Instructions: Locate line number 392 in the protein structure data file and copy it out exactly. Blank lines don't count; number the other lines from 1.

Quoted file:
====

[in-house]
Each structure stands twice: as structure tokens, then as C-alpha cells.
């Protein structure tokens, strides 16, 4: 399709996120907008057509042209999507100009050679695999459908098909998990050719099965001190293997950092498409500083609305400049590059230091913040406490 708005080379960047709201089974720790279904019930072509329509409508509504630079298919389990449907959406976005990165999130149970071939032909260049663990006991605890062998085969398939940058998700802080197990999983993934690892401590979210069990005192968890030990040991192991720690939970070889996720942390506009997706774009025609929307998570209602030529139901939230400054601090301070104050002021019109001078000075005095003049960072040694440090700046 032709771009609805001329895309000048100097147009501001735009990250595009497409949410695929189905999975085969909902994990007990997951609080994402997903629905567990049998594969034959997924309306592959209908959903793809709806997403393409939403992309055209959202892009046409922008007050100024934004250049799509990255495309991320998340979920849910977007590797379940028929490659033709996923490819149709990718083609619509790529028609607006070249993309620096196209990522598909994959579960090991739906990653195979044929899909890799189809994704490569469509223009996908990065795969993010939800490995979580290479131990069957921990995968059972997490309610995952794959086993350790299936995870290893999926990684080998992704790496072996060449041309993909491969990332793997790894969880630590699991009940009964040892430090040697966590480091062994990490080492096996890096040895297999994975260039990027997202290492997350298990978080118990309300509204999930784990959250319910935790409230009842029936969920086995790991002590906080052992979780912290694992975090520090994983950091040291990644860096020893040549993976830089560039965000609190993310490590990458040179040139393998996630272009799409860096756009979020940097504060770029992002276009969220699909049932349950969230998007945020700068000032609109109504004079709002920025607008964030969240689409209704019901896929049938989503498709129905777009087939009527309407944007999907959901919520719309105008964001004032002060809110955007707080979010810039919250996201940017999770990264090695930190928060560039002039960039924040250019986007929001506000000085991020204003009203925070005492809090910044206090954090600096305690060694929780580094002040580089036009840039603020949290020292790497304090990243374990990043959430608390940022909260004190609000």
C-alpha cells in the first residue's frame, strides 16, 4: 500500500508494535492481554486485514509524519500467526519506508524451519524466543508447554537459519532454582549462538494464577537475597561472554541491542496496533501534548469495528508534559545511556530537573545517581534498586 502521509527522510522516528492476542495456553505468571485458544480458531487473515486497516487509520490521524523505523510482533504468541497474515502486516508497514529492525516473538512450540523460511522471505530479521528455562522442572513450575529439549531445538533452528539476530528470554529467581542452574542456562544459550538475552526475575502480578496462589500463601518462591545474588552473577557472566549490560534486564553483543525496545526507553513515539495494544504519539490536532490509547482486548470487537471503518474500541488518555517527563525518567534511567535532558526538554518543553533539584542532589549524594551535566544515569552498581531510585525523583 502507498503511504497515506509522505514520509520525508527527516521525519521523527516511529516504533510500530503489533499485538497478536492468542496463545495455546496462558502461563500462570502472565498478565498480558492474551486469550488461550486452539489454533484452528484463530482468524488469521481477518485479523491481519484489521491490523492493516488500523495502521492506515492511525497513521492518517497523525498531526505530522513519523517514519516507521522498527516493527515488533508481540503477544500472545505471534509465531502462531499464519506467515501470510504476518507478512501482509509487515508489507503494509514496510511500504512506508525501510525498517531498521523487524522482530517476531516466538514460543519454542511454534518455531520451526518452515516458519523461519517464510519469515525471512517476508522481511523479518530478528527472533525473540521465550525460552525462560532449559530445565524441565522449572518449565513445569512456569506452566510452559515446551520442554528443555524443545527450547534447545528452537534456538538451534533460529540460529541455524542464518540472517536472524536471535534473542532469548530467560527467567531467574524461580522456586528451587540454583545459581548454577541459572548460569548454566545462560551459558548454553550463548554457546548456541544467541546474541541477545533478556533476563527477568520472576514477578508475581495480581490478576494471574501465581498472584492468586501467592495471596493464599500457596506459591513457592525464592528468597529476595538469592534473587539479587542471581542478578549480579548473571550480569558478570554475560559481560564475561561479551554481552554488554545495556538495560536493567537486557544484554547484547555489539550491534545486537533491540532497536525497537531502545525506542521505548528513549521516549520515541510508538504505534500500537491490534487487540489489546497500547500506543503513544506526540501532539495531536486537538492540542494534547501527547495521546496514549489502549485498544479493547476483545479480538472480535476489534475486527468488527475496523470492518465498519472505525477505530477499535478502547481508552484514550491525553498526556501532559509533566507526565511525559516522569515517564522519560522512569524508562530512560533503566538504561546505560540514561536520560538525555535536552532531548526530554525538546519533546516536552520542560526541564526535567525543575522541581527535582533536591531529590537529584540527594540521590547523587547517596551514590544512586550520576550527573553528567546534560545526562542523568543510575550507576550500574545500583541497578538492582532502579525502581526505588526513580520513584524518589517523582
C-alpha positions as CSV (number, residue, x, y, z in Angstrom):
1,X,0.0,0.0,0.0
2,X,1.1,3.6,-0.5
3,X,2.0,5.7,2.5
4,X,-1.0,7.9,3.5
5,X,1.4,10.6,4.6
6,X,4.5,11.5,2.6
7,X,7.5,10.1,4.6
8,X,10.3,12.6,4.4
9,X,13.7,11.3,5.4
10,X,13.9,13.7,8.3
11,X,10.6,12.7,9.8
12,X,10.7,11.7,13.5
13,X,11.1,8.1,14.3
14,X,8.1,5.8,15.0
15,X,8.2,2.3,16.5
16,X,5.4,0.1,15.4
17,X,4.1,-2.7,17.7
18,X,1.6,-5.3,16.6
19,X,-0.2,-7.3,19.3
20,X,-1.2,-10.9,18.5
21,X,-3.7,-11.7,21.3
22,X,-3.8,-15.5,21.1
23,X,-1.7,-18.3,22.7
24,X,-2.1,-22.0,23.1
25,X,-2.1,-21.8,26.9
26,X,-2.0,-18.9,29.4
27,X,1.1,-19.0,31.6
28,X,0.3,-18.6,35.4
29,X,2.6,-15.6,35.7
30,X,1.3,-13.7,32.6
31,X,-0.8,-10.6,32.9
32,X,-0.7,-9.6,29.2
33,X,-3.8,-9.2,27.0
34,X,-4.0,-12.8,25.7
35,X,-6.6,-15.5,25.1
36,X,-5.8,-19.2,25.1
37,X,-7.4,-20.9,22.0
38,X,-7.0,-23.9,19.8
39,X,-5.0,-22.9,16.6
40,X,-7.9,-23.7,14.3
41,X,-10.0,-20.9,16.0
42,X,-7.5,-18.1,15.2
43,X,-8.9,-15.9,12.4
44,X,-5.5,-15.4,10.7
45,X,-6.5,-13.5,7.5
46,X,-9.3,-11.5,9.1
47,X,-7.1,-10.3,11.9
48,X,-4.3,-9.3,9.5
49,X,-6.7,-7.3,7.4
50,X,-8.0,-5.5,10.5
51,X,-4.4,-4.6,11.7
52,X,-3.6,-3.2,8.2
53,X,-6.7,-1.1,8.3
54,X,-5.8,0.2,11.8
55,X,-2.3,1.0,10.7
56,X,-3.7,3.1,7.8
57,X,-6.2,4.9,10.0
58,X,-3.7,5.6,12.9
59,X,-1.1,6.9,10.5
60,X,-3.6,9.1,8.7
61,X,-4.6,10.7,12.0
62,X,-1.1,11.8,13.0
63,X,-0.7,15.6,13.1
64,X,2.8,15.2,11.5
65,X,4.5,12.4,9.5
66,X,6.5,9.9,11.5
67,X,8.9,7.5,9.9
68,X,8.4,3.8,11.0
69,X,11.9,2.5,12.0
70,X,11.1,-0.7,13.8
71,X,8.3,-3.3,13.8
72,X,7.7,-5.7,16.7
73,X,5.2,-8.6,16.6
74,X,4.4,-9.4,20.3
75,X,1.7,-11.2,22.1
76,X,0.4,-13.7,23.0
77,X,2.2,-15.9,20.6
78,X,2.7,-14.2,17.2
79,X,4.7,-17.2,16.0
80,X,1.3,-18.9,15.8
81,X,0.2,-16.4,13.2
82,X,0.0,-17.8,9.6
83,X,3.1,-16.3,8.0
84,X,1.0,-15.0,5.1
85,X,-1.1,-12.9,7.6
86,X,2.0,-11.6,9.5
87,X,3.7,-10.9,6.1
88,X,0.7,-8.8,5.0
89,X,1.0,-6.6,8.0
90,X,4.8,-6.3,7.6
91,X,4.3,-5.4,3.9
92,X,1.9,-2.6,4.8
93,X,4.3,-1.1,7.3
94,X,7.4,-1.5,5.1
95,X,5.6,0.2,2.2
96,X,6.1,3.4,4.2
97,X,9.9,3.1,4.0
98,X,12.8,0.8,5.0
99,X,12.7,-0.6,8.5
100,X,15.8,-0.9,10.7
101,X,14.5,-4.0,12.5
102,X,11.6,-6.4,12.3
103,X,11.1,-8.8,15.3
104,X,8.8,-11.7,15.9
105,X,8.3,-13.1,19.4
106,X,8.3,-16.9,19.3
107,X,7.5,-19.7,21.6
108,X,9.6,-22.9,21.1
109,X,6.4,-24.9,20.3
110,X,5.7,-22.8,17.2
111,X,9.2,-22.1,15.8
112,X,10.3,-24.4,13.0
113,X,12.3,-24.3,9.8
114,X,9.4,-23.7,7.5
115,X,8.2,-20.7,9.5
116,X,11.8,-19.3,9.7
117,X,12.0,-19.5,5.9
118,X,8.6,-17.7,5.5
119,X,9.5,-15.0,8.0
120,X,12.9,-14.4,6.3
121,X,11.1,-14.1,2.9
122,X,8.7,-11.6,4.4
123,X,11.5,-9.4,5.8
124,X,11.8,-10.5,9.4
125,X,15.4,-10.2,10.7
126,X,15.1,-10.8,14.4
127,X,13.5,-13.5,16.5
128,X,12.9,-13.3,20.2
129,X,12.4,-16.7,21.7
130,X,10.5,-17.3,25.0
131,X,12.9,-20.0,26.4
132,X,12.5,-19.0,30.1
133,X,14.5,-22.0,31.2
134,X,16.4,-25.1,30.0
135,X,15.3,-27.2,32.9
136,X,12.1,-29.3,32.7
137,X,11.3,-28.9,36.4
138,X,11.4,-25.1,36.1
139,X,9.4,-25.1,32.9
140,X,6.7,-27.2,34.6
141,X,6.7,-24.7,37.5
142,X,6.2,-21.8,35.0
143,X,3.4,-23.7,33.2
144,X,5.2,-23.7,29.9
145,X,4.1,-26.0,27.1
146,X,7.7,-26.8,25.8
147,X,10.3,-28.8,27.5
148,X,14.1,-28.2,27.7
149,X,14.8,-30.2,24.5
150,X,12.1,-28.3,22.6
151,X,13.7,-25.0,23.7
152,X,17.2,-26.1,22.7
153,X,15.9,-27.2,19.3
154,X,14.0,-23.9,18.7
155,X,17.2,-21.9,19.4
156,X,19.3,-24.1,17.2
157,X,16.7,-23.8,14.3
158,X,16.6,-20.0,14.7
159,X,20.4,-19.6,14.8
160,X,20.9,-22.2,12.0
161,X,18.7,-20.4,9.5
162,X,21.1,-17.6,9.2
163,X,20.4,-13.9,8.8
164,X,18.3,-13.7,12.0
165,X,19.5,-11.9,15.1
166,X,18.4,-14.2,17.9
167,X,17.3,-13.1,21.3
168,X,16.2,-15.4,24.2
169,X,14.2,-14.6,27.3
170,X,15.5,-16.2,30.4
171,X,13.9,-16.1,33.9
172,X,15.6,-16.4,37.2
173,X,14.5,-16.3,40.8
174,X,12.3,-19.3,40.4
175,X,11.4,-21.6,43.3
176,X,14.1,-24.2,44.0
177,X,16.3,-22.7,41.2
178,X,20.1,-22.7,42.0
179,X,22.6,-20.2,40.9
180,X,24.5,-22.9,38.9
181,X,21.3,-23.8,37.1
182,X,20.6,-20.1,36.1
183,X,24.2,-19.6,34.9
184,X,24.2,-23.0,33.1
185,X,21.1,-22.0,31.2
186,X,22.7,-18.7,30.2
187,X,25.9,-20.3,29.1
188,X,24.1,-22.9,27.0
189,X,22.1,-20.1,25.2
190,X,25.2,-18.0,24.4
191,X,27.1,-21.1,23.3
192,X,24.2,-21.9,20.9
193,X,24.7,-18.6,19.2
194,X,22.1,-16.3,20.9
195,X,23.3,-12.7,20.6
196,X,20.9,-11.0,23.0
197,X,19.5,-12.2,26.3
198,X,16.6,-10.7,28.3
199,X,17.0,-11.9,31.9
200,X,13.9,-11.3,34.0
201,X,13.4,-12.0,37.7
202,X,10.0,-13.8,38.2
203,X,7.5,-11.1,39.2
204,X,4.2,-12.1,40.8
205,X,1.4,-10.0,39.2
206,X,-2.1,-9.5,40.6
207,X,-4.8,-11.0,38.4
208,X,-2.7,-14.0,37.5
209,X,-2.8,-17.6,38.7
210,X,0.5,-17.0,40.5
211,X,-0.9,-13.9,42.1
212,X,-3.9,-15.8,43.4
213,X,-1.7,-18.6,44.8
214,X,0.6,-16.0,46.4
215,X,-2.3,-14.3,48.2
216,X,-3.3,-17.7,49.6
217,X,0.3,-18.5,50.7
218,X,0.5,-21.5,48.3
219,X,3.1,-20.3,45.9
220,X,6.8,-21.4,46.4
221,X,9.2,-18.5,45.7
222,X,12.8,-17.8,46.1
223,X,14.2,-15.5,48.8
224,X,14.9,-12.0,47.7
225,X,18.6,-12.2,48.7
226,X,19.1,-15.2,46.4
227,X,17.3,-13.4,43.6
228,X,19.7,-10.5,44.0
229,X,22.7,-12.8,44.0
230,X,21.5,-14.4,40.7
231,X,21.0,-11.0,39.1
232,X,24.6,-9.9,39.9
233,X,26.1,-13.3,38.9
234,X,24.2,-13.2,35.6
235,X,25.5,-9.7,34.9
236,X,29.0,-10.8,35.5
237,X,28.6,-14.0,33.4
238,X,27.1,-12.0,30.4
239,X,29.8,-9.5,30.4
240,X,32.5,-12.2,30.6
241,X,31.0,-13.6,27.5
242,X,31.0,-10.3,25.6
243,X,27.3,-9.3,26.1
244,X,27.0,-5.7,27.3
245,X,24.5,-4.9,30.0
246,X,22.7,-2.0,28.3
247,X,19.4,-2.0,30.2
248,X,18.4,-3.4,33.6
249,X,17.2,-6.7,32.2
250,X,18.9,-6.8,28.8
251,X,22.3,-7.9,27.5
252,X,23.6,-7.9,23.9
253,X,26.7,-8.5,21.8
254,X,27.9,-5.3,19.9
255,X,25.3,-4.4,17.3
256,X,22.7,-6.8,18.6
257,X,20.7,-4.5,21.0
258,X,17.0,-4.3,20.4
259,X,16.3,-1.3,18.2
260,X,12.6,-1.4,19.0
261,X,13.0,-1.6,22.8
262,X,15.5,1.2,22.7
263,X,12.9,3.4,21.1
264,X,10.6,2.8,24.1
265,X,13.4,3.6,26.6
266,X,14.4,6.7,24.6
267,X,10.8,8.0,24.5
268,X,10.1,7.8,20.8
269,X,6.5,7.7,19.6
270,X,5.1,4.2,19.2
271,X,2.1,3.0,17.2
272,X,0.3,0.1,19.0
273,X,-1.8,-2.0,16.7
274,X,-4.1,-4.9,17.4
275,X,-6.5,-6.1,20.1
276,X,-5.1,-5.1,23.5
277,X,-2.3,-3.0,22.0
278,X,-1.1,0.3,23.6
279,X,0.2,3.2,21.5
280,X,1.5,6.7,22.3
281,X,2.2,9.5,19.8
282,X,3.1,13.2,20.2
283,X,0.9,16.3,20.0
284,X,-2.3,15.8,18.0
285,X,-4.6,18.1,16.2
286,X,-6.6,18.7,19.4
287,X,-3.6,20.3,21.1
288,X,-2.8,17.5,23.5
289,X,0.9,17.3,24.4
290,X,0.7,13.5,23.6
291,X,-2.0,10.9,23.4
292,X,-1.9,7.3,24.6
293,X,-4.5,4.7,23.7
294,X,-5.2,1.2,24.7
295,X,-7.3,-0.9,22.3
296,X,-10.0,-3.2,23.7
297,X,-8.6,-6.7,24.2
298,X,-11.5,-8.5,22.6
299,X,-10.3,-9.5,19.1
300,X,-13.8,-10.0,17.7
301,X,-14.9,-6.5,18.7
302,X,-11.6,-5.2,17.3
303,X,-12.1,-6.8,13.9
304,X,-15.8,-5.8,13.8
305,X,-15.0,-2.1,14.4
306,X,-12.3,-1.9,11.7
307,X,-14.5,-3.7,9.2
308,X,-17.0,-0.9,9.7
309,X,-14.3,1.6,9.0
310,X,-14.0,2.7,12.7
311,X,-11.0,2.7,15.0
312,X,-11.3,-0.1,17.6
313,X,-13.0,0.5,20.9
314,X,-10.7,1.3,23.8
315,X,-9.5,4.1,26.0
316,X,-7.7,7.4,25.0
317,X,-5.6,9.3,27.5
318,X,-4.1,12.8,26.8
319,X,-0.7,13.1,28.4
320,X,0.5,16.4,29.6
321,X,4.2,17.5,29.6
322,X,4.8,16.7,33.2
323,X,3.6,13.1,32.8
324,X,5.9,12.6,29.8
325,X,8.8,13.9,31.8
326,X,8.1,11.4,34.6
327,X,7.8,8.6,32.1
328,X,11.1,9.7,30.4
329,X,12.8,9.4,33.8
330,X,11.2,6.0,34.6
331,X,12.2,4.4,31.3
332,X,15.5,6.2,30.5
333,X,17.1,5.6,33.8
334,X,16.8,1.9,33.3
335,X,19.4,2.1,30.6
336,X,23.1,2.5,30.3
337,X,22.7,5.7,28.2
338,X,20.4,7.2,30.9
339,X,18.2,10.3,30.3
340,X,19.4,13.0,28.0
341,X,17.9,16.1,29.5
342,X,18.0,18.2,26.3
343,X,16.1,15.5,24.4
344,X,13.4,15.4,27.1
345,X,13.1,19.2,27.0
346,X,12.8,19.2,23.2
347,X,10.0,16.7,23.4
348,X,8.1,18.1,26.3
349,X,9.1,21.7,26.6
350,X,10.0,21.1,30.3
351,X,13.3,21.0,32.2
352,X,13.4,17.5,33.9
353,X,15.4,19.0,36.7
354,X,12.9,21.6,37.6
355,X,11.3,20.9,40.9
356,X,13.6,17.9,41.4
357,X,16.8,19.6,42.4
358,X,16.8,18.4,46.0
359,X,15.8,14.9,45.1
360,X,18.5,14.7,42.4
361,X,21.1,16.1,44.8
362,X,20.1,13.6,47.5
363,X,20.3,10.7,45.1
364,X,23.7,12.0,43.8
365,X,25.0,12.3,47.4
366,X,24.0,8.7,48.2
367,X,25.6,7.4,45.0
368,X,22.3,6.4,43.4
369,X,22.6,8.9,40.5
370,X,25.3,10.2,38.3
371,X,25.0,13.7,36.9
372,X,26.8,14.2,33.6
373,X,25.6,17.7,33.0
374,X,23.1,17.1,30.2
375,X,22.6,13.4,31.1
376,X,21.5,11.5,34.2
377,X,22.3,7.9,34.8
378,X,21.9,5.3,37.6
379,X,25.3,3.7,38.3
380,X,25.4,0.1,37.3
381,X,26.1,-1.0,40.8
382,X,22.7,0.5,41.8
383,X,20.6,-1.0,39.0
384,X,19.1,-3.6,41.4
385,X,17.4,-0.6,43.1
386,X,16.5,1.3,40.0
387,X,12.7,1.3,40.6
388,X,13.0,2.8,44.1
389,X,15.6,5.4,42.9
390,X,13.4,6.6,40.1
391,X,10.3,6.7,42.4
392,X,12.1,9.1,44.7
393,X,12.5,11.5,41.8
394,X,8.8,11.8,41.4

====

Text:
387,X,12.7,1.3,40.6